Repro cheek rests are readily available from the gun trade but before you fit it, take a few minutes to rasp it into the correct shape of the old originals AND make sure that it is in the correct position. I notice that the original drawings that relate to its application on the P’14, that it says that looking from the rear, the screws should enter the butt through the cheek rest vertically. This wasn’t the case during No4 production era as they canted over to the right slightly. Get yourself a long Bren sling, and get out on the range…….
Where were we………..? Ah yes, what’s this……? A target 290 yards ahead, just to the left of the break in the hedge, moving up into position……….. he’s stopped……….. looking through his binos……., it’s an artillery observer….., a good target. Safety off, watch ….., watch……, aim….., aim…., aim….., tighten up……, take up the first pressure….., breath out slightly……….., relax breath and 2nd pressure squeeeeeeeeeeeze. Remember your training and repeat ten times ‘Thump-relax-observe-don’t move. Thump-relax-observe-don’tmove. Thump-relax-observe-don’tmove. Thump-relax-observe-don’t move’. Target falls when hit
Enjoy your new No4Sniper ...
(Click PIC to Enlarge)(Click PIC to Enlarge)
There's also few related range videos in The Screening Room (click here).
WWII Milsurp Sniper Rifles at 400 Meters (click here)
Milsurp Sniper Rifles at 500 Meters (click here)
This is some fun video, which I thought many collectors here would enjoy. It shows MILSURPS.COM and CGN members ~Angel~, Scott and Badger, shooting various sniper rifles from their personal collections, including a No.4(T). Turn up the volume so you can hear the sound of those plates dropping! Notice the sound delay between the time you see the plate fall, until you hear the metal PING sound return back up range to the shooter's position.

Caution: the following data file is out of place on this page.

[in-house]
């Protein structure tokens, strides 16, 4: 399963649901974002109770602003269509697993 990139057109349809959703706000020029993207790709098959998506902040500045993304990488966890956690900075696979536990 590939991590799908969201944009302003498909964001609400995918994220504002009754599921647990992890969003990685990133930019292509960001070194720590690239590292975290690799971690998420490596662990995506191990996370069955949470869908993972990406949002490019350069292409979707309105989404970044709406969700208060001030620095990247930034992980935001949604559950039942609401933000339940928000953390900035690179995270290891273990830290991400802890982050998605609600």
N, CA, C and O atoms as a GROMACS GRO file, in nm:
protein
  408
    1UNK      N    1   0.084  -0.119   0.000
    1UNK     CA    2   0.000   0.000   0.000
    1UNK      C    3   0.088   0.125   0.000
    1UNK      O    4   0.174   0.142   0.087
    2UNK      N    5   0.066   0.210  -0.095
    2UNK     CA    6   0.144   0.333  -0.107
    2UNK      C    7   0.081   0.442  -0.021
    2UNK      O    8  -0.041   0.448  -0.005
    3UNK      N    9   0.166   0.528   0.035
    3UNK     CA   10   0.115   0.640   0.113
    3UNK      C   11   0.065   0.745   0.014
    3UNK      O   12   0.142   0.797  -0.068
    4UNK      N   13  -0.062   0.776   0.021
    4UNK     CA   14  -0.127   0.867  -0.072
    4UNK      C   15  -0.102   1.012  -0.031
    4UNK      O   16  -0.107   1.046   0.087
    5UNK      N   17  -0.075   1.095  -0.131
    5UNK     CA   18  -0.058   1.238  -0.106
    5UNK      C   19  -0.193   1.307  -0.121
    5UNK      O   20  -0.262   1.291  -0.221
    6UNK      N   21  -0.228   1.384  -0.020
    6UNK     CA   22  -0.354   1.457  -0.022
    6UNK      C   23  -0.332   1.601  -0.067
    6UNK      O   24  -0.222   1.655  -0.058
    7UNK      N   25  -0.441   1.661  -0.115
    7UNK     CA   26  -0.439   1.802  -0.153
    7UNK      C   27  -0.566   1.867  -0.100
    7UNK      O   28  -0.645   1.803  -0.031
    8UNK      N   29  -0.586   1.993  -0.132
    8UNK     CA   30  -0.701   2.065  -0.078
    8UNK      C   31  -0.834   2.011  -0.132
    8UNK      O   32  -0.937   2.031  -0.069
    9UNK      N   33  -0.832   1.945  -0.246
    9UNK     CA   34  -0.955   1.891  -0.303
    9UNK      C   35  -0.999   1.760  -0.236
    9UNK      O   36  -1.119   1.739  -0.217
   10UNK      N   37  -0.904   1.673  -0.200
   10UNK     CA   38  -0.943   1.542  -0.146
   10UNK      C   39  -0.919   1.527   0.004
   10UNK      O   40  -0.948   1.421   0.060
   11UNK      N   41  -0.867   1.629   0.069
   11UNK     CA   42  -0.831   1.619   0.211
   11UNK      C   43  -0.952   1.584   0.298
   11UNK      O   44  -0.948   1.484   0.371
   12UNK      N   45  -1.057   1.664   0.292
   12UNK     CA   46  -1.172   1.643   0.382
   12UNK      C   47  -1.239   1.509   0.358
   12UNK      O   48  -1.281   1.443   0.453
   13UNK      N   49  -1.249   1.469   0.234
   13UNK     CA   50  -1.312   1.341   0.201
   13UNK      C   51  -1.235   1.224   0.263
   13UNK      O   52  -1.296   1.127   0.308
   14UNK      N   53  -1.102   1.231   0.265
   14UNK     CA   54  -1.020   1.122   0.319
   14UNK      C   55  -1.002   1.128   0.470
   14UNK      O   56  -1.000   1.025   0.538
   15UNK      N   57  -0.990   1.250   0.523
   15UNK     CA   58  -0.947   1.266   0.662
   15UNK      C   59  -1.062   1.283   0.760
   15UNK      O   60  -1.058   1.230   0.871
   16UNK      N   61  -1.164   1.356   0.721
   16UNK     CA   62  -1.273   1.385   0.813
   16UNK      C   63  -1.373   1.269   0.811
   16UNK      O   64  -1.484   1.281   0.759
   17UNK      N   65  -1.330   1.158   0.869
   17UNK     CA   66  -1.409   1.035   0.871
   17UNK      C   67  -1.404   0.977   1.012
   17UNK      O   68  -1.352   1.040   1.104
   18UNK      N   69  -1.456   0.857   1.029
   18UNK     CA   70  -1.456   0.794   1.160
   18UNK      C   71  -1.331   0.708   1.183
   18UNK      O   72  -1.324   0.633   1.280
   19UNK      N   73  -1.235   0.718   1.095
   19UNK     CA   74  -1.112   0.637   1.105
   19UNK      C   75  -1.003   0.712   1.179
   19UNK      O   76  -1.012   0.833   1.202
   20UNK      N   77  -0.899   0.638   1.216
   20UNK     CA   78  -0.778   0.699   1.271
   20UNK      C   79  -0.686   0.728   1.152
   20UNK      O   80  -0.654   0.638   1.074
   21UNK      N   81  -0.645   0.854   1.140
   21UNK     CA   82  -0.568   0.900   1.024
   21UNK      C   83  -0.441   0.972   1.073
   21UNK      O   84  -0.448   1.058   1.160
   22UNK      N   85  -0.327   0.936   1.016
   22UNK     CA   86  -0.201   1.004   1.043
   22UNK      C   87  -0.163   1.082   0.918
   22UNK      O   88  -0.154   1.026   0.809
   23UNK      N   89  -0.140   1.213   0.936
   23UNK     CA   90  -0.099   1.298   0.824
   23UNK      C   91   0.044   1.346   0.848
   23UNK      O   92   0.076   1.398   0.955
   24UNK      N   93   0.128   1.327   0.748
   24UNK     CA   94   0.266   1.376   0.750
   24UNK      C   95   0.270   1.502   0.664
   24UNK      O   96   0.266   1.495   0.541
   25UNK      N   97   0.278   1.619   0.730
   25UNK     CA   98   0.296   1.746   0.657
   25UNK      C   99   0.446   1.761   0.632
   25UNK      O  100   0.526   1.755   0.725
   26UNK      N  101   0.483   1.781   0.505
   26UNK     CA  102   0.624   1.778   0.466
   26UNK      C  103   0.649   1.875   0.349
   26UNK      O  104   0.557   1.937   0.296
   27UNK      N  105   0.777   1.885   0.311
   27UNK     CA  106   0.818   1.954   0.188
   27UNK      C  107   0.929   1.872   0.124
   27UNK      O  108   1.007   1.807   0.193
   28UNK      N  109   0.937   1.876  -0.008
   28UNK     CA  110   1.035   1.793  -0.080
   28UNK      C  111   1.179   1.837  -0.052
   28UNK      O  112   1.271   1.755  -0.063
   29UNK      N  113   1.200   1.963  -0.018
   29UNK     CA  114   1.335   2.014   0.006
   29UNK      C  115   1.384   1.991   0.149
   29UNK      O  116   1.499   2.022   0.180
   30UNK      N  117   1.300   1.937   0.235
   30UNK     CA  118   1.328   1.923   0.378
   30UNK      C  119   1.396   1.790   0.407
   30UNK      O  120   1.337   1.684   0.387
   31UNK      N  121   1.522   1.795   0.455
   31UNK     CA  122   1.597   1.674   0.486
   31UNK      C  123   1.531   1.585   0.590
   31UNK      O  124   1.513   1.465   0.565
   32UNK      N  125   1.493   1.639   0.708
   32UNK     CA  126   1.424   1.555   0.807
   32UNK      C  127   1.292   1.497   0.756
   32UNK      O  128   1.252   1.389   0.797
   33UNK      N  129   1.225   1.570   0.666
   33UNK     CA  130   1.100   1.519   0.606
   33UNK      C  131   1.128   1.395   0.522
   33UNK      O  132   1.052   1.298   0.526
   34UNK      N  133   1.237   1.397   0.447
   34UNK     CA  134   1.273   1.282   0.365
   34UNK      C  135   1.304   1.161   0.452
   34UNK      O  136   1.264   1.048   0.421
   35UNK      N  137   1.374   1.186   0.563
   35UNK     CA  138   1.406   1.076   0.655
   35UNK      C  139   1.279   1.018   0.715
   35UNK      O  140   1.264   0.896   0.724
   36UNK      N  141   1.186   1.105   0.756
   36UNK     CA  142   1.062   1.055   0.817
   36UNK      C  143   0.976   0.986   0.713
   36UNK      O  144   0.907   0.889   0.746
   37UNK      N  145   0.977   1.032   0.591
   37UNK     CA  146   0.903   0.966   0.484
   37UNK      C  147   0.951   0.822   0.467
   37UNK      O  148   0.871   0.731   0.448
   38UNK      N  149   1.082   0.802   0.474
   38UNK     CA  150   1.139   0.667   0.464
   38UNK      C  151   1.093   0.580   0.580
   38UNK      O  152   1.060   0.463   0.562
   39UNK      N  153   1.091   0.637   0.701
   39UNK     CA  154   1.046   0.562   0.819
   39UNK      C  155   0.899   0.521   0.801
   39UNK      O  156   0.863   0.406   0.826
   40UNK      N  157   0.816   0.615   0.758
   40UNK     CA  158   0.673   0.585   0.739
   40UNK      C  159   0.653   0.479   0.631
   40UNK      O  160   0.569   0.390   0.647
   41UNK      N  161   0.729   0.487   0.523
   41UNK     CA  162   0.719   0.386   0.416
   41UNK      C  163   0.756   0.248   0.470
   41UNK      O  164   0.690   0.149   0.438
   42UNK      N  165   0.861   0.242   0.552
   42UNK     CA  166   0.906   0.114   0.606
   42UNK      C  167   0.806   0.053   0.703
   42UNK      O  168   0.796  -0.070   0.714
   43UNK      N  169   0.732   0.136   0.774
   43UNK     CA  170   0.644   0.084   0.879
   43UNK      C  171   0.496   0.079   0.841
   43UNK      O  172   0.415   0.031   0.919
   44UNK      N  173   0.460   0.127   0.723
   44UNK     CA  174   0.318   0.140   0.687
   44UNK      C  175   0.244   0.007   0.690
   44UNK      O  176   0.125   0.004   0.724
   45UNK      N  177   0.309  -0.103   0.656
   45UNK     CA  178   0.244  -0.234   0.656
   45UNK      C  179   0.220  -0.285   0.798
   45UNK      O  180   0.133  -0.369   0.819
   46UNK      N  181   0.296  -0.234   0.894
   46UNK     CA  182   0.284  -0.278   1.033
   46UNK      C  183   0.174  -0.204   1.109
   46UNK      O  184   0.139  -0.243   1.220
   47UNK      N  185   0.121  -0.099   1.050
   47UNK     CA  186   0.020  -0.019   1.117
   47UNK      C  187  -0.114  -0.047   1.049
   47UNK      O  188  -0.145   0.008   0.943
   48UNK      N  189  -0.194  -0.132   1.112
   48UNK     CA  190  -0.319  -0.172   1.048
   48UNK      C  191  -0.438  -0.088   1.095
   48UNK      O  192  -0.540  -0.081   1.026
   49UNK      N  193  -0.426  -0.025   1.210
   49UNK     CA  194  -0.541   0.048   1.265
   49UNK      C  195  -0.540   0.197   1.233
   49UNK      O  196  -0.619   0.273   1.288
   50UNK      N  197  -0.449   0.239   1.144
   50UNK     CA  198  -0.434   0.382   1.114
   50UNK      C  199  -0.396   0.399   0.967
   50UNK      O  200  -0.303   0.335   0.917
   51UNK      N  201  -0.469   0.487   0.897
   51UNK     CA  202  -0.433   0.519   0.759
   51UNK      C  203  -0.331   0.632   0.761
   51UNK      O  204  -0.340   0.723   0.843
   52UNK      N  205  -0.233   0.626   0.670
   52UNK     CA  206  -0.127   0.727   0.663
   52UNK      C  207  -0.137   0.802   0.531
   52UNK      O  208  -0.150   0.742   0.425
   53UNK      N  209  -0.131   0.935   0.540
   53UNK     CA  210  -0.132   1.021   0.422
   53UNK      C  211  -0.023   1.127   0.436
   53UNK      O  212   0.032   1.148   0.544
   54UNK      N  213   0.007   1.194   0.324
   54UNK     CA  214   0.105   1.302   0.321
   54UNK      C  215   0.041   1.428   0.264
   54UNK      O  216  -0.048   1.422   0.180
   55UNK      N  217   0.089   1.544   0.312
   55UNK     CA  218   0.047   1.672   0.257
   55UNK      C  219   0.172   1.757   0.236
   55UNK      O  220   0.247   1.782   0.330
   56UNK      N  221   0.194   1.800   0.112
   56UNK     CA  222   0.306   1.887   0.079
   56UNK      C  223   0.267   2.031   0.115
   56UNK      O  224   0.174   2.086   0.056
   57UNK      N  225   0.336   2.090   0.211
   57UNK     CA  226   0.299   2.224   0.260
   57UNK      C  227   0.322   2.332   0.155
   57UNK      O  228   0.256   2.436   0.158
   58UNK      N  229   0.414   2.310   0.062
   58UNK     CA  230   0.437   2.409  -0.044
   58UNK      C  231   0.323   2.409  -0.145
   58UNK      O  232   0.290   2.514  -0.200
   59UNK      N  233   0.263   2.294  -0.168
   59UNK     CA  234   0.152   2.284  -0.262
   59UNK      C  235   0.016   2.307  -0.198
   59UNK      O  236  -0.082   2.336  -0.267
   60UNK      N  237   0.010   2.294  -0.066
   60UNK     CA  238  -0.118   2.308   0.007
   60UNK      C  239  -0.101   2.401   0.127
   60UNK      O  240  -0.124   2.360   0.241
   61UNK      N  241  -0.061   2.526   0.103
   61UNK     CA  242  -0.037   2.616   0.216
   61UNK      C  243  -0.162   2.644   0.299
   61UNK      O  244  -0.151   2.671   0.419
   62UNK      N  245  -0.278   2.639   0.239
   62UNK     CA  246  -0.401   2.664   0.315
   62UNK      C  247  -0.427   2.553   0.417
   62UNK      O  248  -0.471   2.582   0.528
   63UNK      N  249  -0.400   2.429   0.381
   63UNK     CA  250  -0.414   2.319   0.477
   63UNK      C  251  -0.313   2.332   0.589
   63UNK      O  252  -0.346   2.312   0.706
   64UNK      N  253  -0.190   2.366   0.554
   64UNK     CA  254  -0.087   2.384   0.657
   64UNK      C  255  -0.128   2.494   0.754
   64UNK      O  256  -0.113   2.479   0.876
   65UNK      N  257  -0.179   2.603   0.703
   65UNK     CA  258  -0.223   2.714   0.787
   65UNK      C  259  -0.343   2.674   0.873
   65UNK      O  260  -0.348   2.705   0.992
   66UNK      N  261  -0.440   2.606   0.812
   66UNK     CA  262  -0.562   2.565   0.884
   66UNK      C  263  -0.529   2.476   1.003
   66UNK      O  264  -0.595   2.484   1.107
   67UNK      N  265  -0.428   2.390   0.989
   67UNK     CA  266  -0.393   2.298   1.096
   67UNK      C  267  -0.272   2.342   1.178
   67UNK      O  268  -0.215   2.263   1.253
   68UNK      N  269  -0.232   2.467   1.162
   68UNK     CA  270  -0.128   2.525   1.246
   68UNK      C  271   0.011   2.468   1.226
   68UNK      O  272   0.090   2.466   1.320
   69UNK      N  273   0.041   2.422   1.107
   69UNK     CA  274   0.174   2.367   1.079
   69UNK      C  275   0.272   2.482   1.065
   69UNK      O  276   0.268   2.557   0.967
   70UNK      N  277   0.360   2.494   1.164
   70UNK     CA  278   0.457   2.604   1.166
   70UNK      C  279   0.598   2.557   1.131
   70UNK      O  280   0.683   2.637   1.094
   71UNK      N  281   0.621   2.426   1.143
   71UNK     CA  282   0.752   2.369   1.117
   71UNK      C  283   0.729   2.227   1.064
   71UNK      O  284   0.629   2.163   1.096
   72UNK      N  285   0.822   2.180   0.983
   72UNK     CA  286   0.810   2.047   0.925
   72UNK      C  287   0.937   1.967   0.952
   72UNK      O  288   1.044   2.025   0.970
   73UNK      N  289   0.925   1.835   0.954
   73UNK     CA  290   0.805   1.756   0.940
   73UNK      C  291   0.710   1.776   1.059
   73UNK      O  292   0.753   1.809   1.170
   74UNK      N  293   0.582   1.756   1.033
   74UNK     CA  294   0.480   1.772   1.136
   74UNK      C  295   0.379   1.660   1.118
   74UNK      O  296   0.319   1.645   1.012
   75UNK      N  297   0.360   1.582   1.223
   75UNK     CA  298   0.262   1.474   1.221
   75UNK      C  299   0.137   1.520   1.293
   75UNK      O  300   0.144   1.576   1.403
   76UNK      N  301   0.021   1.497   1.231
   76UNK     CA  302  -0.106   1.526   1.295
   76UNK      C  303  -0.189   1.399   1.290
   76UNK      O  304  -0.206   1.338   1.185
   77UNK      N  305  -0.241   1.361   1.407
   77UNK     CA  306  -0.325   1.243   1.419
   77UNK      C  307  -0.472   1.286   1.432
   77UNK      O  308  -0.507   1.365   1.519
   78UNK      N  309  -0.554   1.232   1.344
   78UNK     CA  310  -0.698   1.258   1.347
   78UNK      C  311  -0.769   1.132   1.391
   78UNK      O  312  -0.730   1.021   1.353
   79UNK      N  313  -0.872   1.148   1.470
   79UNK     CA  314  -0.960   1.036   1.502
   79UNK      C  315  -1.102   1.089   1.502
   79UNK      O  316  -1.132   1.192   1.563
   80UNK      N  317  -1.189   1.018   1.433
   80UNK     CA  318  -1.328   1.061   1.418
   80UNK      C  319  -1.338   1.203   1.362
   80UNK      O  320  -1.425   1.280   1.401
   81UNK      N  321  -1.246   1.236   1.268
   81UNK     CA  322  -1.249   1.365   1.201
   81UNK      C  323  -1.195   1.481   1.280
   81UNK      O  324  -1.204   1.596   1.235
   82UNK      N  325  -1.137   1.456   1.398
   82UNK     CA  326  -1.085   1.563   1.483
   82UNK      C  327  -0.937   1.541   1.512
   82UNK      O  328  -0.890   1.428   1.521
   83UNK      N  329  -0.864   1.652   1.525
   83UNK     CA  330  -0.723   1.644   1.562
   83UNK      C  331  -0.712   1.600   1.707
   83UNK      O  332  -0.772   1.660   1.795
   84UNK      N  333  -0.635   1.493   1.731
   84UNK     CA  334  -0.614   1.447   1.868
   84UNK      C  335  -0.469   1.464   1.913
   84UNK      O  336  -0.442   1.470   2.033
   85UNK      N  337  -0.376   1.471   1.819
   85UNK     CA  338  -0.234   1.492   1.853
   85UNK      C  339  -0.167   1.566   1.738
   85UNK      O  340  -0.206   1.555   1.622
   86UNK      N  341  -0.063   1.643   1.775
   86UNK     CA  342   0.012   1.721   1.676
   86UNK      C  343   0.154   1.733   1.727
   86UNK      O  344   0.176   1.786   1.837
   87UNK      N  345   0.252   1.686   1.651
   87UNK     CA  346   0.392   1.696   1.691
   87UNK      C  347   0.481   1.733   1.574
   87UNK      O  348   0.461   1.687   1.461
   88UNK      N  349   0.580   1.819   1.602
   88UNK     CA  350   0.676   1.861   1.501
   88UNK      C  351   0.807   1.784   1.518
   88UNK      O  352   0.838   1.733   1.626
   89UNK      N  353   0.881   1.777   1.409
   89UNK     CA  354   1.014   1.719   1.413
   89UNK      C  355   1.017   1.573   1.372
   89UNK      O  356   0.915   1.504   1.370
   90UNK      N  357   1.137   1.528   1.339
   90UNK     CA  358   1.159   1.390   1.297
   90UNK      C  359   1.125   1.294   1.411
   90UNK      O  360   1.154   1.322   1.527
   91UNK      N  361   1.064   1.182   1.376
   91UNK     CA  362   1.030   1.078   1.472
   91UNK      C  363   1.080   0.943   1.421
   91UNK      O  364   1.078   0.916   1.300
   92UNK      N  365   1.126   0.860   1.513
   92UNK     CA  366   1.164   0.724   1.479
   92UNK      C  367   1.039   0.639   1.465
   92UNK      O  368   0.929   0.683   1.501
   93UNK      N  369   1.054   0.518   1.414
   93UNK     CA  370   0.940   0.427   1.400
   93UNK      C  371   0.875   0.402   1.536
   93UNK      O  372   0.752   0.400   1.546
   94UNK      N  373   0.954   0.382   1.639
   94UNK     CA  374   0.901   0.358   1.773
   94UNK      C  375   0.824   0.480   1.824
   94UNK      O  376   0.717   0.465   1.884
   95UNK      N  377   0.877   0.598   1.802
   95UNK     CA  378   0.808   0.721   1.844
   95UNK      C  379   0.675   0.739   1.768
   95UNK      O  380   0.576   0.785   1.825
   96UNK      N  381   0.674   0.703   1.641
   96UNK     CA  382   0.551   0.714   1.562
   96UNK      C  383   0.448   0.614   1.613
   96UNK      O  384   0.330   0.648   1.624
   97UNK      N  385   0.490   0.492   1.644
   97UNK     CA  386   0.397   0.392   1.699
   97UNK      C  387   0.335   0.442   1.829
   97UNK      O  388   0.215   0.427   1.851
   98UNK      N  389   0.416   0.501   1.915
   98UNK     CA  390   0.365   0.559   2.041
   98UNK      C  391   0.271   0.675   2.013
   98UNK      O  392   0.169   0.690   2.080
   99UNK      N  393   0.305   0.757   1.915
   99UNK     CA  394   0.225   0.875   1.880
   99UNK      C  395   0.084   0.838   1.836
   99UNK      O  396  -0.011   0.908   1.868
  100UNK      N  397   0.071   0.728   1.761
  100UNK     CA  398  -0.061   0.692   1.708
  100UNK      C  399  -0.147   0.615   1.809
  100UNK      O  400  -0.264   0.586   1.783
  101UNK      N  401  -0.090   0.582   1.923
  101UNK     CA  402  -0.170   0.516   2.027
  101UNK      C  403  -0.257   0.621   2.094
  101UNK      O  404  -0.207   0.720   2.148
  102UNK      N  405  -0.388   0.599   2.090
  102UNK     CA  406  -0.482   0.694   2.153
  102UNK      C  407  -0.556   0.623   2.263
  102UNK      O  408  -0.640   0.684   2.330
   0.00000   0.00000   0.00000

One thing I haven't mentioned is obtaining the hardware such as the screws, taps and dies. If anyone out there wants these bits, then I suggest you try locally but if all else fails...................
Collector's Comments and Feedback:
1. Capt. Peter Laidler is the senior Armourer in the UK Military, now retired, but based as a Technical Officer at the UK Military Small Arms School. In addition to being a trained and highly experienced military "Armourer", he has authored two excellent books about the No.4(T) sniper rifles and their No.32 scopes. They are titled "An Armourer's Perspective: .303 No.4(T) Sniper Rifle", which he co-authored with Ian Skennerton and his own dedicated work, "Telescope Sighting No.32".
If you're really interested in some in-depth learning about the No.4(T) sniper rifles and the No.32 series of scopes, their history, evolution, repair and adjustments for shooting, I'd highly recommend those two books, which are pictured below. ....... (Feedback by "Badger")
(Click PIC to Enlarge)
Note: The opinions expressed herein or statements made in this article are solely those of the author, and do not necessarily reflect the views of the Military Surplus Collectors Forums, or the ownership and moderation group of this site. MILSURPS.COM accepts no legal liability or responsibility for any claims made or opinions expressed herein. Also, please note that neither the author nor MILSURPS.COM recommends that any member of these forums, or a reader of this article, try this type of experimentation without the proper knowledge, equipment and training.